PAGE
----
How to protect yourself from cybercrime
While you’re on your phone or laptop, would you like a crash course on cybercrime and how you can be protected? If the answer is no, then you probably already have cyber insurance cover on your business or home. If yes, read on...
What is cybercrime?
Basically, it is identity theft, online scams, cyberbullying and financial fraud, committed via computers or other digital devices.
Who does it relate to?
These numbers tell the story. Maybe you are less exposed if you live in a cave, off the grid in the middle of Australia with no phone and internet. But even then, you have some details recorded on the internet like your Tax File Number, and registered address for your cave…
Even if you take out cyber insurance, what are your responsibilities?
Don’t re-use passwords or share passwords. Make sure to use multi-factor authorisation, like when you get a verification code as an SMS. Aside from that, generally, be vigilant, ensure you’ve installed good anti-virus software on your devices and don’t open links you’re unsure of. We can all do more, but this is a good start
Small business claim example
The Insured’s employee inadvertently misplaced a company laptop, which contained a list of 1000 client tax records and credit card details.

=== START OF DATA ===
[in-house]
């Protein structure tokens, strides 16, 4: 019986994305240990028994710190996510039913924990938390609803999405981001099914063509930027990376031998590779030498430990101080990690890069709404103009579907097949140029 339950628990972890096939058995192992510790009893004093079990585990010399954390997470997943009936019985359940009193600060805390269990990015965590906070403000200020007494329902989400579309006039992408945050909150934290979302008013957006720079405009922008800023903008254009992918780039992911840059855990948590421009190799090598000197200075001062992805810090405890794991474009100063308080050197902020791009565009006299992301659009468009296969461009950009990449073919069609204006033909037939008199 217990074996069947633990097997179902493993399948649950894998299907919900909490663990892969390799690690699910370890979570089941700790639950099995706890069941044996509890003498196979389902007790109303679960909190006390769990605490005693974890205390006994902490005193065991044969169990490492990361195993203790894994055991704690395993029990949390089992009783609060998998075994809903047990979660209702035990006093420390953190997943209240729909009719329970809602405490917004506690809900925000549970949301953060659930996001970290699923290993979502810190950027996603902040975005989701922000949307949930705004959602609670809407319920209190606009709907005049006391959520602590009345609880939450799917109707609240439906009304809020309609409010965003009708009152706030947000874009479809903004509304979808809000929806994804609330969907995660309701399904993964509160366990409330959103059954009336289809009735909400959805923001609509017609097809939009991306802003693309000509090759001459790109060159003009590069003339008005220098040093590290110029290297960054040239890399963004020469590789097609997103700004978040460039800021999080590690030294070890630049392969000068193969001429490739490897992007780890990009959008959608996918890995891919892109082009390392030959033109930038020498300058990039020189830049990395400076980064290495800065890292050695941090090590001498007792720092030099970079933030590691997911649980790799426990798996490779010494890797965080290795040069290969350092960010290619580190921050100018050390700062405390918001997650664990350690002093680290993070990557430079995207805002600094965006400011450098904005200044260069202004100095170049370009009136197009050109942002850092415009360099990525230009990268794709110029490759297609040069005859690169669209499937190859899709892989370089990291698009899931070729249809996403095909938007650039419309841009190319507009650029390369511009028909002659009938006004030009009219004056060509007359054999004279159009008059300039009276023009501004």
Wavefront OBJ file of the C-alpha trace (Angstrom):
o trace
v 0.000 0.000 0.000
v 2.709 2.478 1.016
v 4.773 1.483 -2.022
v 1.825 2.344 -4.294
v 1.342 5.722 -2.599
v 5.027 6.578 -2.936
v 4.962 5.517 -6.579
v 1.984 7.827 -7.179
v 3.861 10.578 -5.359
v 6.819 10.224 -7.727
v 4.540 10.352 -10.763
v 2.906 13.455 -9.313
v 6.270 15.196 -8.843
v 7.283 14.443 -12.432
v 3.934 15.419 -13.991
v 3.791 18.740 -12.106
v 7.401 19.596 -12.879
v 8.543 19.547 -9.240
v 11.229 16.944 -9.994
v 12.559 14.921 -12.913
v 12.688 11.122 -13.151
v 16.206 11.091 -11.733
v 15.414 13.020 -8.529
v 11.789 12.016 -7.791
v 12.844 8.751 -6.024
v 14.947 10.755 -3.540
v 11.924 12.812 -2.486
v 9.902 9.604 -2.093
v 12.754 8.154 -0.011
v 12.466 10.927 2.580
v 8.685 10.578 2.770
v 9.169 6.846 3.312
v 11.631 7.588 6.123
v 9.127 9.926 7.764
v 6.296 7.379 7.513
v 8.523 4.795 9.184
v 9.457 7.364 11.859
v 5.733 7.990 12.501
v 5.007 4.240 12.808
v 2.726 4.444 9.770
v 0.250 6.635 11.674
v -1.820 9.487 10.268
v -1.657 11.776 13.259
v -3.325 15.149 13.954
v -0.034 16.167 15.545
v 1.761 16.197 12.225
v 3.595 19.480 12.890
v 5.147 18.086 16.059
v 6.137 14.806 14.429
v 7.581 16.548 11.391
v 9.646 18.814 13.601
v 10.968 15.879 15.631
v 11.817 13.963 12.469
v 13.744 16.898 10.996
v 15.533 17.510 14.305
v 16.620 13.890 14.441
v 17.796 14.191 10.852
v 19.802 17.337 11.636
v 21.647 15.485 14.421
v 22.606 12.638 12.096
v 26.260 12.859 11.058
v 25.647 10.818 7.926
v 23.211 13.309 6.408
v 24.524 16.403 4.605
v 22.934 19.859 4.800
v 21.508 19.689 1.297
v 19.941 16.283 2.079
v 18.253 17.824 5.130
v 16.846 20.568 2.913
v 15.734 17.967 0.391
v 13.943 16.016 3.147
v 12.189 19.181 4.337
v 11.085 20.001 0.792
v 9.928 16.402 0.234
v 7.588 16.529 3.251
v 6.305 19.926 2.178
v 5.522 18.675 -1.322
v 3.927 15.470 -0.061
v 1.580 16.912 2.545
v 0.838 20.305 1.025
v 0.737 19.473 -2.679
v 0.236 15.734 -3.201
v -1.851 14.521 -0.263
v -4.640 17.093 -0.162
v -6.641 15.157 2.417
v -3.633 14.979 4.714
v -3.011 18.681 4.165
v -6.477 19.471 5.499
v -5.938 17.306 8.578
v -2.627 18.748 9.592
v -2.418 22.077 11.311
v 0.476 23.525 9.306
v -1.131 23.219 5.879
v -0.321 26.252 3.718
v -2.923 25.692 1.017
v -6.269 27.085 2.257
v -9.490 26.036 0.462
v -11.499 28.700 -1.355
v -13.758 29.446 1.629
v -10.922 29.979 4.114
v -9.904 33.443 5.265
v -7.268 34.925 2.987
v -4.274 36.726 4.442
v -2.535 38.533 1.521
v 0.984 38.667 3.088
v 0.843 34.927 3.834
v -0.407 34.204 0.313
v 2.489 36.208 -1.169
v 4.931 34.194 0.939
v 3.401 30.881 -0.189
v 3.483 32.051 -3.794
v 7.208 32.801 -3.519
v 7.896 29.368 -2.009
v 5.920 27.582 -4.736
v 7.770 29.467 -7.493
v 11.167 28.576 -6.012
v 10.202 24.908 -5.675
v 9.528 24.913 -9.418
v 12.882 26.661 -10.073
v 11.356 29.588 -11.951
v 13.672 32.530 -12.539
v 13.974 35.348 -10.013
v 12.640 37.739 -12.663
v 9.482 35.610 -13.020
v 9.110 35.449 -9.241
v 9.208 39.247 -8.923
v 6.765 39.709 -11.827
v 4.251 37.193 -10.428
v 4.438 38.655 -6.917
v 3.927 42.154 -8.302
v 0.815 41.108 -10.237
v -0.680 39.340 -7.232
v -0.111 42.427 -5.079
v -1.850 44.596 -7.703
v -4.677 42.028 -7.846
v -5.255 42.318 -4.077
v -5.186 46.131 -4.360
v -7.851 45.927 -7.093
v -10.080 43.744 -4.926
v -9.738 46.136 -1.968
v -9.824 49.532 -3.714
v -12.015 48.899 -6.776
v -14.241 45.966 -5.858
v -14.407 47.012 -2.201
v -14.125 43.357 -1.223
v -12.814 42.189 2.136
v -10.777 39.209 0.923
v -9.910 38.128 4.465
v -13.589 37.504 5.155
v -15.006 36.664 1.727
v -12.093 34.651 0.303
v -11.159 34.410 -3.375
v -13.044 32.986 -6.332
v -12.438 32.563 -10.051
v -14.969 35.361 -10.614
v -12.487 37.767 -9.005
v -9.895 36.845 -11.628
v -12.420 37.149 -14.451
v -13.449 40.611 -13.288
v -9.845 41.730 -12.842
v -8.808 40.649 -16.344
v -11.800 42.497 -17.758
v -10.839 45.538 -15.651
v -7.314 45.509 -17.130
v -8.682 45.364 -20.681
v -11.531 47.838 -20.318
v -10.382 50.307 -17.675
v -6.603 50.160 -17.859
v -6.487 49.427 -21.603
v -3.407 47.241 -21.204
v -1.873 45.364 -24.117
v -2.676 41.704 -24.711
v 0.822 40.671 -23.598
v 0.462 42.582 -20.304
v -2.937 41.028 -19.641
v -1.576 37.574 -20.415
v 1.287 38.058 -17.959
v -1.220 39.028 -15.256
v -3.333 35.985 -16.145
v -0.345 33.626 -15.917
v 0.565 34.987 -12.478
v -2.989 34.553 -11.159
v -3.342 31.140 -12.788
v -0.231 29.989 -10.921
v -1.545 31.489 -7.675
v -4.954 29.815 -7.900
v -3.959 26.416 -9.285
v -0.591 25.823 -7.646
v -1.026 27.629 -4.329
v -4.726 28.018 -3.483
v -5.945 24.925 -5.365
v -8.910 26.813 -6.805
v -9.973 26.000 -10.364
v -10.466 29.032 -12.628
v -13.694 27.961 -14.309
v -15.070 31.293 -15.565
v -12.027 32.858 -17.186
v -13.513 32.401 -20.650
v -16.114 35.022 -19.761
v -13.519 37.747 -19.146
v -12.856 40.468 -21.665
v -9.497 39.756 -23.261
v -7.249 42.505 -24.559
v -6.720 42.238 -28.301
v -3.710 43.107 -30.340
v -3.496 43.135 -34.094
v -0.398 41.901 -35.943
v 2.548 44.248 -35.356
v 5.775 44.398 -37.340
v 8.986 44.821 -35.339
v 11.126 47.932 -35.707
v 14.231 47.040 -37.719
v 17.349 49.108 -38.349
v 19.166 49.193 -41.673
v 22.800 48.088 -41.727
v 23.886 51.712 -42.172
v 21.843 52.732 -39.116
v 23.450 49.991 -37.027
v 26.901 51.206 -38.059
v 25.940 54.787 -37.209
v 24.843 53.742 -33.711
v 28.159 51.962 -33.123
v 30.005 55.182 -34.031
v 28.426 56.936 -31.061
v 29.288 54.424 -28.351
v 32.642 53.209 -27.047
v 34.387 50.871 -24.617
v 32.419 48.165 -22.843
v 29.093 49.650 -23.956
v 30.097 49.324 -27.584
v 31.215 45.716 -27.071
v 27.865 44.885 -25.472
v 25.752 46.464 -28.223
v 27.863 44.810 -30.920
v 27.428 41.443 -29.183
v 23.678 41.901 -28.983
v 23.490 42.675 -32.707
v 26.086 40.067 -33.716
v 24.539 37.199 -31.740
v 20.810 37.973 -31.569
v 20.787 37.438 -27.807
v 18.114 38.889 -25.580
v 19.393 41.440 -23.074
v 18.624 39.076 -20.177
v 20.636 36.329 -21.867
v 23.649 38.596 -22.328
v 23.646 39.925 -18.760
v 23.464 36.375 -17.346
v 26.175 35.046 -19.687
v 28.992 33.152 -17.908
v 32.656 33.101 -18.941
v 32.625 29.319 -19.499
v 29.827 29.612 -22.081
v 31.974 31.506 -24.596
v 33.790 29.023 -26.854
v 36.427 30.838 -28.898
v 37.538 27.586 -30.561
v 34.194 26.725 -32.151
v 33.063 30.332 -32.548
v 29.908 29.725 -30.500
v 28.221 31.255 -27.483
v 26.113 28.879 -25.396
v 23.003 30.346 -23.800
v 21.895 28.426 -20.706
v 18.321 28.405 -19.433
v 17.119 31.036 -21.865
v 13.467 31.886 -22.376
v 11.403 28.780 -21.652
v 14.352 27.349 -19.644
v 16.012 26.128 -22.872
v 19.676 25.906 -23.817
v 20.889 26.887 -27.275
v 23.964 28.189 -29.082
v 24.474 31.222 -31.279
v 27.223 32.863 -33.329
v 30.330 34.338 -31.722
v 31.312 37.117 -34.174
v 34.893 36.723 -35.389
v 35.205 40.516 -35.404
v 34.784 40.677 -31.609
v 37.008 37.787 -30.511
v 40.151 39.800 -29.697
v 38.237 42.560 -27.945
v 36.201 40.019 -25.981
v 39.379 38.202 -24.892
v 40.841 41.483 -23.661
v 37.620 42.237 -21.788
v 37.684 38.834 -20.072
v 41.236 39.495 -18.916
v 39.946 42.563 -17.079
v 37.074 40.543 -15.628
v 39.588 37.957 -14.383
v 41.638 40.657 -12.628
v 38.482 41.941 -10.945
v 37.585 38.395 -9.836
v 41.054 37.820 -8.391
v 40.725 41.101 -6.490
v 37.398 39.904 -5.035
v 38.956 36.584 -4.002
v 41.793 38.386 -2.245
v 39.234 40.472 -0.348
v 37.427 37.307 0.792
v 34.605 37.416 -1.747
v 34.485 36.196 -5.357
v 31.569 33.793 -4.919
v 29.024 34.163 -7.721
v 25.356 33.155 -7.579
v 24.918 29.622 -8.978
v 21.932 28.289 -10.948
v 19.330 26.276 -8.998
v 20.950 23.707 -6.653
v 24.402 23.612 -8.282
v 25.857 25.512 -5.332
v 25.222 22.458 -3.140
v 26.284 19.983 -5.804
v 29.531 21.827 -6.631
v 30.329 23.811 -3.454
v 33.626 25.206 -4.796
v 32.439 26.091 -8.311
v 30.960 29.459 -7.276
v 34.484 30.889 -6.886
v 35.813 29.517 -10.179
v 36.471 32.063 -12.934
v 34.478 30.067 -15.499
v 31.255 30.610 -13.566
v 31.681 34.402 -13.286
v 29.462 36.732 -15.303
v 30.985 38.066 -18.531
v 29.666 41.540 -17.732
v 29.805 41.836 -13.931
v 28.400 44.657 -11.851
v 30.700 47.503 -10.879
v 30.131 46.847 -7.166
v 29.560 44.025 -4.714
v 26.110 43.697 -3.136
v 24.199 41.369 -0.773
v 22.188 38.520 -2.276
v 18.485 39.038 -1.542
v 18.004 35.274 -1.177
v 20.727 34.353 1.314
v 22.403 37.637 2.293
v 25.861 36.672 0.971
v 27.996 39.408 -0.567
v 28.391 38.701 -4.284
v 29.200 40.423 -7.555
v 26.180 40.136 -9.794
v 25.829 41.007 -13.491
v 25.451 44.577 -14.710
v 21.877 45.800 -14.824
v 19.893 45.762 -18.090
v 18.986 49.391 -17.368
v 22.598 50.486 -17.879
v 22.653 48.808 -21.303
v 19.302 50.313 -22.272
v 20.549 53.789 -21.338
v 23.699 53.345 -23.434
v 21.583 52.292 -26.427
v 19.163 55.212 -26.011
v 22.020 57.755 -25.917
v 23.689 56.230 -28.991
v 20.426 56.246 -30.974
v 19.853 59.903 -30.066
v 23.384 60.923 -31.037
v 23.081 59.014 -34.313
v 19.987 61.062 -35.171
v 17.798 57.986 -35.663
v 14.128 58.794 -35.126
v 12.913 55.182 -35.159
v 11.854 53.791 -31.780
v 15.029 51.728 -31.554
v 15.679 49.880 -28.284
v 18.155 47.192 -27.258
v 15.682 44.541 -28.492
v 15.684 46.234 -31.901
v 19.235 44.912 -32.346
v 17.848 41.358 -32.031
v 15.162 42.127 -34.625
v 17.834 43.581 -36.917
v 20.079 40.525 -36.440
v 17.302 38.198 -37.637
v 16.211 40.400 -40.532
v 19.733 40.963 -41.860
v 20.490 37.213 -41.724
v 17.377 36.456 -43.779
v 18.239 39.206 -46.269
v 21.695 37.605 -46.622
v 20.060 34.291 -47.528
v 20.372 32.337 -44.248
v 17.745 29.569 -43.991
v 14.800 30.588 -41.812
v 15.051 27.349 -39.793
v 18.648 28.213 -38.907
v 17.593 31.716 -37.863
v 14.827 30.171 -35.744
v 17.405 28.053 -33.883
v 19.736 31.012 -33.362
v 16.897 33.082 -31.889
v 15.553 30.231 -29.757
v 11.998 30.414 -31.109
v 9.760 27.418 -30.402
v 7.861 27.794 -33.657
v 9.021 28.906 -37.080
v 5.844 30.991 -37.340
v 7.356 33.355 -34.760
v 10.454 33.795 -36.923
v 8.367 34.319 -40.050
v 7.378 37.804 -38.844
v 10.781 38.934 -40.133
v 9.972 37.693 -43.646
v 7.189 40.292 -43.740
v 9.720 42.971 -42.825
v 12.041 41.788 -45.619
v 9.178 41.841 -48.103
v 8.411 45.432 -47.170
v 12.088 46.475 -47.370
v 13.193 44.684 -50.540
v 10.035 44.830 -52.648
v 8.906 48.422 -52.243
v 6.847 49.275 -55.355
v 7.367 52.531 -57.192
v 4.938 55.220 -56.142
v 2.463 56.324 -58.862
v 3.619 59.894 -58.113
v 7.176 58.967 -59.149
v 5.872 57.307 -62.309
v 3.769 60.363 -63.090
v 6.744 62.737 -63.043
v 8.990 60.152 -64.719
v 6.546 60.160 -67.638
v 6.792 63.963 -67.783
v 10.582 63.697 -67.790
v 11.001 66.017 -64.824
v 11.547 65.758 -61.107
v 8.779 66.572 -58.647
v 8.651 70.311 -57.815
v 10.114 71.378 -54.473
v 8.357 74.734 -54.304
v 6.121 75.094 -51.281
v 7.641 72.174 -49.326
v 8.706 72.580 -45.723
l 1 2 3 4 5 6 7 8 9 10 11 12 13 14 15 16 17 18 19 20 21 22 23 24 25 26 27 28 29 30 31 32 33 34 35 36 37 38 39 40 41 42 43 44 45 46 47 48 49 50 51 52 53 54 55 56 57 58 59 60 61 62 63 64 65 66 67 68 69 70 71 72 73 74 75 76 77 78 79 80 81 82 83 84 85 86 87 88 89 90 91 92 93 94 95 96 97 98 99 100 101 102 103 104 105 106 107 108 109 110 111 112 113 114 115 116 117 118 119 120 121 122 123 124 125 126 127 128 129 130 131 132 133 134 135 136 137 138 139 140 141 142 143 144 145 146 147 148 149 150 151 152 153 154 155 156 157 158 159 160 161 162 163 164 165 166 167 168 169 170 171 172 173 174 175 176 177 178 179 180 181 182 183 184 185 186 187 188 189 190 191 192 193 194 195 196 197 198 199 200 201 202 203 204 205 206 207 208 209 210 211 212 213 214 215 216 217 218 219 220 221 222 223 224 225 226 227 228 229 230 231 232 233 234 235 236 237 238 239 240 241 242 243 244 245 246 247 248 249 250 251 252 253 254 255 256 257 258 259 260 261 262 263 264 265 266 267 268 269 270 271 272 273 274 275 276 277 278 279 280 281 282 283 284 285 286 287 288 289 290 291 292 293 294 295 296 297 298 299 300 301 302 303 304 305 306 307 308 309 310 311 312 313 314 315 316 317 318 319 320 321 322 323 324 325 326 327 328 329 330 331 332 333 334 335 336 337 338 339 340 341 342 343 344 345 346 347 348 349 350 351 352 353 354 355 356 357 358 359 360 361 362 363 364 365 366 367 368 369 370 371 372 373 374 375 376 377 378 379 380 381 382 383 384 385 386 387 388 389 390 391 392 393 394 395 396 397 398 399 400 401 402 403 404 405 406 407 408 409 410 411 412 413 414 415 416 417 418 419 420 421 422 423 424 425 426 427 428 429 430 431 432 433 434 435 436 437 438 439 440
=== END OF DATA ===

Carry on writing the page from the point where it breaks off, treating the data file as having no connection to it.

A total cost of $250K was paid for the cost of notifying the affected individuals and the privacy commissioner of the data breach. This also included the costs incurred in retaining a Public relations firm to assist the insured in re-establishing their business reputation.
If you’re reading this article and you’ve never thought about protecting yourself, your family or your business against cyber offences,
Share This Post
More To Explore
What is the vulnerability log4j? Log4j is used in many forms of enterprise and open-source software, including cloud platforms, web applications and email services, meaning that there’s a wide range of software that could be at risk from attempts to exploit the vulnerability.
Businesses in eight countries—including Japan, Germany and the U.S.—consider cyber risks the top concern to doing business, according to the World Economic Forum’s (WEF) Executive Opinion Survey of business leaders in 140 economies.